Gamification – the practice of applying gaming elements in traditionally non-game settings – is another way retailers use technology to entice us.

For example, the app for online retailer Temu features spinning wheels and mystery purple envelopes that appear periodically, allowing users to win coupons and discounts. These gamification elements increase consumer engagement, says Dr Camilleri.

"More engagement means consumers log in more often, spend more time on the app, see more products and end up buying more than they would have otherwise," he says.

All of this tech (and more) adds up to better, more targeted offers that are harder than ever to resist.

Resisting the urge to spend

Despite all the tools retailers use to encourage you to take part in a sale there are ways you can avoid giving in to temptation.

1. Set a budget 

Hitting the shops at sale time when marketing activity and the urgency to spend are peaking can result in overspending. 

To avoid post-sales regrets, set a budget before you go to the shop or start browsing online, so you know how much you can afford to spend.

2. Make a list

It doesn't only work when you're shopping for your weekly groceries. Having a list of what you intend to buy can help you avoid unnecessary impulse purchases.

3. Bide your time

For any non-essential purchases, wait for a certain length of time – for example, a week – to allow the original excitement to wear off. "Often you'll find you've already forgotten about the potential purchase," says Dr Camilleri.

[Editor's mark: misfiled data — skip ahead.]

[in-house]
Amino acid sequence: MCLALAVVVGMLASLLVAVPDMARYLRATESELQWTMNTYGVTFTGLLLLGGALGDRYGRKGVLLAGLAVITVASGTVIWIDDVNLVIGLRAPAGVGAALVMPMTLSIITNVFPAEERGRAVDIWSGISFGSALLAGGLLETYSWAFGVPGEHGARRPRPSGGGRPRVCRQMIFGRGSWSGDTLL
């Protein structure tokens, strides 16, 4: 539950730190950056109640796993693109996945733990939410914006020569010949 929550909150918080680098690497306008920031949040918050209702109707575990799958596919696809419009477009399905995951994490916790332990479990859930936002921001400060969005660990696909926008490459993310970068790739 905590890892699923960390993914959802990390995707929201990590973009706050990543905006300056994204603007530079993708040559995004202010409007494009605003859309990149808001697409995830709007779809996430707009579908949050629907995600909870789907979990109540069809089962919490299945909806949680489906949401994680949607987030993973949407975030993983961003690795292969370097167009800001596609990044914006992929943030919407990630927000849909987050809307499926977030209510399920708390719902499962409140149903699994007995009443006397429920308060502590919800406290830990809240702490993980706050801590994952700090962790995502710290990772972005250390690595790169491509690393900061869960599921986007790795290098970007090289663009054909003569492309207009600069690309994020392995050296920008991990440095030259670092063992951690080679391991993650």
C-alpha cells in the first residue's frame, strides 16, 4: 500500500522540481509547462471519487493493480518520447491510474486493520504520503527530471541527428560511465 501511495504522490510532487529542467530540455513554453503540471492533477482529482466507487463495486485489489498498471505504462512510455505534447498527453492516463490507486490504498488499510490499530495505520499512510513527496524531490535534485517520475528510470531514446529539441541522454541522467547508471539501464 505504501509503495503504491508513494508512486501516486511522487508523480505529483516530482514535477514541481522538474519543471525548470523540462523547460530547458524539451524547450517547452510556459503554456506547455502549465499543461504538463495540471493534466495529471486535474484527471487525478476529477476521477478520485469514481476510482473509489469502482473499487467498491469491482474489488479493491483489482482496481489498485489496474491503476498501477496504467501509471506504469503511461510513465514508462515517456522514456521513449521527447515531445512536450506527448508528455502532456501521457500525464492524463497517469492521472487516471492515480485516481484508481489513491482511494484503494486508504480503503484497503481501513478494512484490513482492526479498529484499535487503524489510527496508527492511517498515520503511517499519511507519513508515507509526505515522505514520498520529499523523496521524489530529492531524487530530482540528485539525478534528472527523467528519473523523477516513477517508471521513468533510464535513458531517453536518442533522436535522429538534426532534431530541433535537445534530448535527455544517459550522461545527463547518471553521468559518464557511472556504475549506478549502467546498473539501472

person shopping online

Tracking tech can be used to develop target offers, just for you.

4. Know the market 

Research prices across various retailers to understand what a 'good' price might look like. Just because something is 'on sale' at a specific shop or online doesn't mean it's good value or the best price out there.

5. Ask yourself if you really need it

Set a threshold – for example, $100 – and commit to providing a short 'business case' to a trusted friend or family member explaining why you really need that new thing if you want to spend more than that amount on a non-essential purchase. "Often, you'll find that the act of trying to explain your reasons in a coherent sentence reveals how flimsy those reasons are," suggests Dr Camilleri. 

6. Avoid buy now, pay later (BNPL) services

Whether it's Afterpay, Klarna, Zip Co or another buy now, pay later service that allows you to spread the cost of your purchase across a weekly, monthly or fortnightly payment schedule, our recommendation is to avoid it. These payment methods are often promoted to you at the point of purchase when buying something online or instore as an attractive way to afford a product. 

38% of users spent more than they planned because BNPL was available

We've written about the dangers of these unregulated credit products for many years, including the fact that the high fees they charge leave many people struggling to afford repayments. Some studies have found that 38% of users spent more than they planned because BNPL was available.

At sale time, when pressure to spend is high, BNPL can be particularly risky. Consider putting it to the 'buy it twice' test, that says if you can't afford to comfortably buy a product outright twice over, you probably can't afford to buy it at all.

person getting an email notification on their smartphone

Simply unsubscribing from sites and notifications is one way to avoid temptation.

7. Eliminate temptation

 We all know that sometimes the easiest way to avoid the desire to spend is to simply not be aware of the sales or promotions at all. Unsubscribing from marketing emails and text messages is one way you can help avoid the impulse to buy things you don't need.

8. Keep track 

Recording your purchases can give you a clear picture of exactly how much you're spending. Banking apps can be a useful tool but old-school manual entries in a notebook or diary can be just as effective. 

We care about accuracy. See something that's not quite right in this article? Let us know or read more about fact-checking at CHOICE.

Stock images: Getty, unless otherwise stated.